Plan ahead to maintain a healthy diet during the holidays
It's easier to help people stay on track with a diet in the face of tempting Thanksgiving feasts than it is to get them back on track after binge eating and unwanted weight gain.
But Lynn Holum, licensed registered dietician with Altru's Nutrition Therapy program in Grand Forks, says many people don't seek the help they need until the damage has been done.
"We generally don't see more people before the holidays," she says. "We see more people after the holidays and we'd like to see a shift in that trend."
Because of that unwanted trend, Altru offers more programs for healthy eating and weight loss beginning in January, when it sees an influx of guilt-ridden dieters who have fallen off the wagon, victim to juicy turkeys and Thanksgiving or Christmas feasts.
"In January, we do anticipate that and we do have new classes and new therapy to get back on track," Holum says.
Altru's Nutrition Therapy program offers one-one-one counseling at the clinic and at the Center for Prevention and Genetics at Choice Fitness. It also offers class sessions, beginning in January, at the Choice location.
"That's when people are looking to get started," Holum says, adding that the combination of holiday binging and a new year with new opportunities to get serious about health weigh heavy on many minds. The program has attempted a jumpstart on those classes during the holiday season, but turnout wasn't good.
A number of measures can help reduce temptation, and therefore discomfort and guilt, without opting out of a Thanksgiving celebration to avoid the food.
Many people will skip breakfast or lunch on Thanksgiving Day, thinking it will allow more room in their bellies and reduce food intake for the day. That couldn't be further from the truth, Holum says.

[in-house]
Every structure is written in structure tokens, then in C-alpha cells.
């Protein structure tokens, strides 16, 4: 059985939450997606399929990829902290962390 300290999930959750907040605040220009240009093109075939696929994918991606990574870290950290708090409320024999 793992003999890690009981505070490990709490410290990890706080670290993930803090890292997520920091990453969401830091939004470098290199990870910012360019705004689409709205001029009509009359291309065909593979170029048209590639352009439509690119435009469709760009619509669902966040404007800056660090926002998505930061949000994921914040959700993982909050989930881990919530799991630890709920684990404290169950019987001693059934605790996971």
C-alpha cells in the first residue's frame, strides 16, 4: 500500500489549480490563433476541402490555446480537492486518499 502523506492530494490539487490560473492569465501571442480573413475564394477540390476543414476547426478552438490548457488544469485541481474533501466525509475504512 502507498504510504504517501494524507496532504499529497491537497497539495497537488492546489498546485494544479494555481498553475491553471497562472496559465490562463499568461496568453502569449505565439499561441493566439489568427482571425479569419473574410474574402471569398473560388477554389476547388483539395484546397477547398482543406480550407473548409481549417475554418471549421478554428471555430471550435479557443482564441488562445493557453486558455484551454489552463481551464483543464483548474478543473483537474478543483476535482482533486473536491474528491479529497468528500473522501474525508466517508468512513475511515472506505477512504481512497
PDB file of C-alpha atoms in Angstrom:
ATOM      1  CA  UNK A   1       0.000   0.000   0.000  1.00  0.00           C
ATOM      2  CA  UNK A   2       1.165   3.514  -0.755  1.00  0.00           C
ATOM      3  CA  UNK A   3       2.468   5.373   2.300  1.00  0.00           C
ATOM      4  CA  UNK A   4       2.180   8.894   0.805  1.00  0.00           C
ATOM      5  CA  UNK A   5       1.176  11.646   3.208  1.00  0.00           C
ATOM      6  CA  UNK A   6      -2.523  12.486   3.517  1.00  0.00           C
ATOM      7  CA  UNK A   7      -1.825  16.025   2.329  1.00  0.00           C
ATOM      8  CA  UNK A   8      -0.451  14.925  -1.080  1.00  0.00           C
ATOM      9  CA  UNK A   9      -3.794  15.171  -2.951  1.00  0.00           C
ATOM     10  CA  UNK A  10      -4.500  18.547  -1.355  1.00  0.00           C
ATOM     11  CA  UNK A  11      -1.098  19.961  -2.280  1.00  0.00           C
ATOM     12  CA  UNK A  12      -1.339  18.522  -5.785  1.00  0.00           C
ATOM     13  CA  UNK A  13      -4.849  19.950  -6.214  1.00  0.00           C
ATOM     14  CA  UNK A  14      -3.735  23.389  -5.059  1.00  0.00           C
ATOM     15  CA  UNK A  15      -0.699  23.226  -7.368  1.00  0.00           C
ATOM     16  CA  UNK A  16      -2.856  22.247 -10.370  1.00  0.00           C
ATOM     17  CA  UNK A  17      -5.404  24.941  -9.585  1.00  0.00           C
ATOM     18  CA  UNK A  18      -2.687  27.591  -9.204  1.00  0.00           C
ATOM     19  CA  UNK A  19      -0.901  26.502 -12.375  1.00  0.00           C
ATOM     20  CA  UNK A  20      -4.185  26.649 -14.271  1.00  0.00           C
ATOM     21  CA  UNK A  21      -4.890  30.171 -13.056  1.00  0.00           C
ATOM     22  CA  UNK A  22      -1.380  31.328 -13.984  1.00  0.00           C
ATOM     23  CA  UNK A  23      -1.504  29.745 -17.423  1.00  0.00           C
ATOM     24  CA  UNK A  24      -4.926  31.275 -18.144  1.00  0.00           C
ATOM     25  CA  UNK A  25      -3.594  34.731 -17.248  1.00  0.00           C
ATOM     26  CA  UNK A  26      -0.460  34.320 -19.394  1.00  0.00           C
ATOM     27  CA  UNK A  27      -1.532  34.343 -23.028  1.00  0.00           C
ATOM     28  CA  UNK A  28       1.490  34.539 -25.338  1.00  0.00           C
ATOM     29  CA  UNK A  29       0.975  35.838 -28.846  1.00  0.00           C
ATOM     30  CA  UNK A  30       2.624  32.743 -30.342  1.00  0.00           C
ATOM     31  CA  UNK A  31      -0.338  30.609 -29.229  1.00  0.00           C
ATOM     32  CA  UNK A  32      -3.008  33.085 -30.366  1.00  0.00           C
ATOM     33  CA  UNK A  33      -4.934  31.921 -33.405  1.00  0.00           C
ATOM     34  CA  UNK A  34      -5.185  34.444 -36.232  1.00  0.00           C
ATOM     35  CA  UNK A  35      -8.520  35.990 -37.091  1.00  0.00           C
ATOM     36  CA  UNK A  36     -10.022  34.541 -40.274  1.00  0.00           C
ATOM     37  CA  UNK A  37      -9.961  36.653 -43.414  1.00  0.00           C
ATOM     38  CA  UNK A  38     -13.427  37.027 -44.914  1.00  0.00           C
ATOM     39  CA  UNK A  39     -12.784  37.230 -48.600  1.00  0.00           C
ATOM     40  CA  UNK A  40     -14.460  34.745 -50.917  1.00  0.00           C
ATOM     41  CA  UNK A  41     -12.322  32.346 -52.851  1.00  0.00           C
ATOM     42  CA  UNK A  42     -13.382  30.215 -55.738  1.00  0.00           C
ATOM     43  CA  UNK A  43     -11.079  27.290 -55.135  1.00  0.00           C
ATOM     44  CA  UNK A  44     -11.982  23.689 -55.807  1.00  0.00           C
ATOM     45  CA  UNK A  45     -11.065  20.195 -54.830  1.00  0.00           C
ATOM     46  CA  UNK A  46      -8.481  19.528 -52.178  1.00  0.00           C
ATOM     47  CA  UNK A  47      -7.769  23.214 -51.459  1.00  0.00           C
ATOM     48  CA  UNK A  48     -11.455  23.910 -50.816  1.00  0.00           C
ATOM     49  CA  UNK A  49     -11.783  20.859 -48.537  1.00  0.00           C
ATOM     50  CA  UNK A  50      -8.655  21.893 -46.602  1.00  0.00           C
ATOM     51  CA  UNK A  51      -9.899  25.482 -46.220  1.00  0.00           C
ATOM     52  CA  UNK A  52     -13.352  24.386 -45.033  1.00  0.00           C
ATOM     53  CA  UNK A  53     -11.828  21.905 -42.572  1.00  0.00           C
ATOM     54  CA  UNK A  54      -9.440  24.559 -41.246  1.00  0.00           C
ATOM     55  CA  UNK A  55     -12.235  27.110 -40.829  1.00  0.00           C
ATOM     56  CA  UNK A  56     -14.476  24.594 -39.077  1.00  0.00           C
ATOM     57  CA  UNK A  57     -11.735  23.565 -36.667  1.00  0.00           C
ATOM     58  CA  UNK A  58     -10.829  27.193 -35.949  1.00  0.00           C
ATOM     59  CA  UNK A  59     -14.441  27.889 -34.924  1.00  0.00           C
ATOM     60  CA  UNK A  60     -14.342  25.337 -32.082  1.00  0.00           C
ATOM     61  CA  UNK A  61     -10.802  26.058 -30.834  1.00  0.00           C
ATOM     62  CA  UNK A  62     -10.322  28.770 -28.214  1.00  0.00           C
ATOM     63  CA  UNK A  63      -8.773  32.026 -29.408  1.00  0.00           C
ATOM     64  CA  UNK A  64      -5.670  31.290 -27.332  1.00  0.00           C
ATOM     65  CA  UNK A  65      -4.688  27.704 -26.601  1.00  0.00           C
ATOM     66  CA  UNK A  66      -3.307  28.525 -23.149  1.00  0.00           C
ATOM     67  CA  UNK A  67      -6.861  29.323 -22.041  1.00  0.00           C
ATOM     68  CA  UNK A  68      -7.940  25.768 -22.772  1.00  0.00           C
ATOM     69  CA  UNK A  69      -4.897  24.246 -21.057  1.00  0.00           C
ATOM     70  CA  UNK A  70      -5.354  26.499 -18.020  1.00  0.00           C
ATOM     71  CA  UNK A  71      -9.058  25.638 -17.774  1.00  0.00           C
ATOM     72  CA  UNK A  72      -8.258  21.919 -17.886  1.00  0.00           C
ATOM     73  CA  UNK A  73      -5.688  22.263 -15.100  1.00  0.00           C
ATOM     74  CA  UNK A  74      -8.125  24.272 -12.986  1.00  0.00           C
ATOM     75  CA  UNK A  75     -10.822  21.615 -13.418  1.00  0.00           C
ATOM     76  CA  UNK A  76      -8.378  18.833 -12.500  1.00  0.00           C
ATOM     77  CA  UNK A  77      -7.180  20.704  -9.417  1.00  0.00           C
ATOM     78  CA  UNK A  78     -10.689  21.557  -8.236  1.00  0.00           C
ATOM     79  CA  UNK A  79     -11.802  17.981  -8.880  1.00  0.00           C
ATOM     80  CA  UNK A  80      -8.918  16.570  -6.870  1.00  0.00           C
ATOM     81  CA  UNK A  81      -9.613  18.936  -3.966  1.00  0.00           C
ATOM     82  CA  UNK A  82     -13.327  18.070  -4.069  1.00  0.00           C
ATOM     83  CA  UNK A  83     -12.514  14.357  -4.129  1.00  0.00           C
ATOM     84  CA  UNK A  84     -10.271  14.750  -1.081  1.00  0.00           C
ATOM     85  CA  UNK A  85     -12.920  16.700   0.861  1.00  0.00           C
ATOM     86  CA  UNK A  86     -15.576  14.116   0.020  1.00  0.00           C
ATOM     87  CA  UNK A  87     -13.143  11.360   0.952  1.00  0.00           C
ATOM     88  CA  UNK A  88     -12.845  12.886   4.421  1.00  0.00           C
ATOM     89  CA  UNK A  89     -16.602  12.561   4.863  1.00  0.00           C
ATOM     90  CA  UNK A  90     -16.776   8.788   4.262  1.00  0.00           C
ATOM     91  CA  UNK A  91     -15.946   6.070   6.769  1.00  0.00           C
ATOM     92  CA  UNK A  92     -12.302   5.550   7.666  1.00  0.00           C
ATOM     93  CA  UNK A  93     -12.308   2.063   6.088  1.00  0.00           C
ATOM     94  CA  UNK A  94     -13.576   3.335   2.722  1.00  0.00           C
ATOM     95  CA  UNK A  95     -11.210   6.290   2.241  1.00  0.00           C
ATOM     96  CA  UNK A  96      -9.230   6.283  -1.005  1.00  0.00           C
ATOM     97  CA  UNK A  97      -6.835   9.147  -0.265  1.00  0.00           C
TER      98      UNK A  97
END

"You're setting yourself up to fail," she says. "You'll come to the table so hungry that you're almost sure to overeat."
Holum also recommends not sampling everything the spread has to offer.
"At the meal, choose your favorites and pass on the things that aren't." Don't worry about being thought rude for declining to try a certain dish.
And if the meal is buffet-style, use a napkin instead of a plate. The napkin can hold less food and will limit intake. That is, of course, if the temptation to go back for seconds can be overcome.
Holum recommends getting away from the food after the first helping.
"Set up a card game. Go outside and throw a football around with the kids.
"Brush your teeth."
A fresh, clean mouth gives the feeling of being finished and reduces temptation to have more. And who wants their cranberries to taste like Colgate?
"It's little things you can do," Holum says.
Don't skip exercise
The holiday season is busy, but reducing exercise for lack of time is a no-no for anyone committed to a healthy diet or weight loss.
"We should be increasing (exercise)," Holum says.
Nutrition Therapy does focus primarily on food intake, but exercise is a vital aspect of keeping a healthy weight and body.
"Weight always comes down to calories consumed versus calories burned," she says.
Some of the patients who come through the program are year-round participants who struggle with healthy eating habits, sometimes because of health problems or conditions. But many enlist the help of the professionals there because of holiday overeating, sudden unwanted weight gain or rising blood pressure.
And it's important to lose any excess holiday feast weight in a healthy way, Holum warns. Some people turn to extreme, low-calorie diets that are deficient in many nutrients, or over-the-counter diet pills and supplements that make big promises, but don't deliver. Fad diets are another culprit, leaving the body malnourished and nutrients imbalanced.
The human body needs a healthy balance of nutrition and well-timed, healthy weight loss.
So plan ahead and avoid the guilt -- and gut.
"It's much easier to prevent (holiday season weight gain) than try to take it off," Holum says.